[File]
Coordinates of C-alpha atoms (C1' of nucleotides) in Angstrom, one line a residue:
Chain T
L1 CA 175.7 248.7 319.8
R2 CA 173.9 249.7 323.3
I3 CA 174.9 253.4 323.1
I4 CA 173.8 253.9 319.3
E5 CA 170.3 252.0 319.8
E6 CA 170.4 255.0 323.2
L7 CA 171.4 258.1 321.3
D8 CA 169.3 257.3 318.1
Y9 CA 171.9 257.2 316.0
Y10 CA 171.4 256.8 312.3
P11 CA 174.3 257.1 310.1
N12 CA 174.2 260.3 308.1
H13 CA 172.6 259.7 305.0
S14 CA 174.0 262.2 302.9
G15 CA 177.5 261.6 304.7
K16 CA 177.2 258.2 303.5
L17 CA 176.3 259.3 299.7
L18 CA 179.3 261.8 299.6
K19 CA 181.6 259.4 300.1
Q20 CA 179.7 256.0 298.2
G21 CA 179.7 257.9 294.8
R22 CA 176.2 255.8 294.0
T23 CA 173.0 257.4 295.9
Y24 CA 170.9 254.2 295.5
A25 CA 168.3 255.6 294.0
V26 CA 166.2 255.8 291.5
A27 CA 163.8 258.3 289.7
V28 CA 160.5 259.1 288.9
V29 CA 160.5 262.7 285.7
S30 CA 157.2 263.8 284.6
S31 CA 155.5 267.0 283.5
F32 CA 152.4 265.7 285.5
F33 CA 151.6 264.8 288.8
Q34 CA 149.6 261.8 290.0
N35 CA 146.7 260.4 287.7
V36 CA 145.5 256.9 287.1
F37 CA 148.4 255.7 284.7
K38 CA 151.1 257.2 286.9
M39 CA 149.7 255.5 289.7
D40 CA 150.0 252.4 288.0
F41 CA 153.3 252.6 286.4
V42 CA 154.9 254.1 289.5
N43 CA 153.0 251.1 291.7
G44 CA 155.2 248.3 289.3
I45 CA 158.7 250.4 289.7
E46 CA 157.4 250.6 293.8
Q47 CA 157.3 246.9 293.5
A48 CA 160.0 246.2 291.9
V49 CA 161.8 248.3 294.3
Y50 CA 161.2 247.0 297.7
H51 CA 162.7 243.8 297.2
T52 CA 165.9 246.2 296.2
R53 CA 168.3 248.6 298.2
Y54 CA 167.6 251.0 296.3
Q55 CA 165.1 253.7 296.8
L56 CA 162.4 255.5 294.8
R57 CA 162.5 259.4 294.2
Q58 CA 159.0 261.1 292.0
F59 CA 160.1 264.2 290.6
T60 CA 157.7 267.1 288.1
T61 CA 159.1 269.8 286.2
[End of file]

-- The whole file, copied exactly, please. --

Coordinates of C-alpha atoms (C1' of nucleotides) in Angstrom, one line a residue:
Chain T
L1 CA 175.7 248.7 319.8
R2 CA 173.9 249.7 323.3
I3 CA 174.9 253.4 323.1
I4 CA 173.8 253.9 319.3
E5 CA 170.3 252.0 319.8
E6 CA 170.4 255.0 323.2
L7 CA 171.4 258.1 321.3
D8 CA 169.3 257.3 318.1
Y9 CA 171.9 257.2 316.0
Y10 CA 171.4 256.8 312.3
P11 CA 174.3 257.1 310.1
N12 CA 174.2 260.3 308.1
H13 CA 172.6 259.7 305.0
S14 CA 174.0 262.2 302.9
G15 CA 177.5 261.6 304.7
K16 CA 177.2 258.2 303.5
L17 CA 176.3 259.3 299.7
L18 CA 179.3 261.8 299.6
K19 CA 181.6 259.4 300.1
Q20 CA 179.7 256.0 298.2
G21 CA 179.7 257.9 294.8
R22 CA 176.2 255.8 294.0
T23 CA 173.0 257.4 295.9
Y24 CA 170.9 254.2 295.5
A25 CA 168.3 255.6 294.0
V26 CA 166.2 255.8 291.5
A27 CA 163.8 258.3 289.7
V28 CA 160.5 259.1 288.9
V29 CA 160.5 262.7 285.7
S30 CA 157.2 263.8 284.6
S31 CA 155.5 267.0 283.5
F32 CA 152.4 265.7 285.5
F33 CA 151.6 264.8 288.8
Q34 CA 149.6 261.8 290.0
N35 CA 146.7 260.4 287.7
V36 CA 145.5 256.9 287.1
F37 CA 148.4 255.7 284.7
K38 CA 151.1 257.2 286.9
M39 CA 149.7 255.5 289.7
D40 CA 150.0 252.4 288.0
F41 CA 153.3 252.6 286.4
V42 CA 154.9 254.1 289.5
N43 CA 153.0 251.1 291.7
G44 CA 155.2 248.3 289.3
I45 CA 158.7 250.4 289.7
E46 CA 157.4 250.6 293.8
Q47 CA 157.3 246.9 293.5
A48 CA 160.0 246.2 291.9
V49 CA 161.8 248.3 294.3
Y50 CA 161.2 247.0 297.7
H51 CA 162.7 243.8 297.2
T52 CA 165.9 246.2 296.2
R53 CA 168.3 248.6 298.2
Y54 CA 167.6 251.0 296.3
Q55 CA 165.1 253.7 296.8
L56 CA 162.4 255.5 294.8
R57 CA 162.5 259.4 294.2
Q58 CA 159.0 261.1 292.0
F59 CA 160.1 264.2 290.6
T60 CA 157.7 267.1 288.1
T61 CA 159.1 269.8 286.2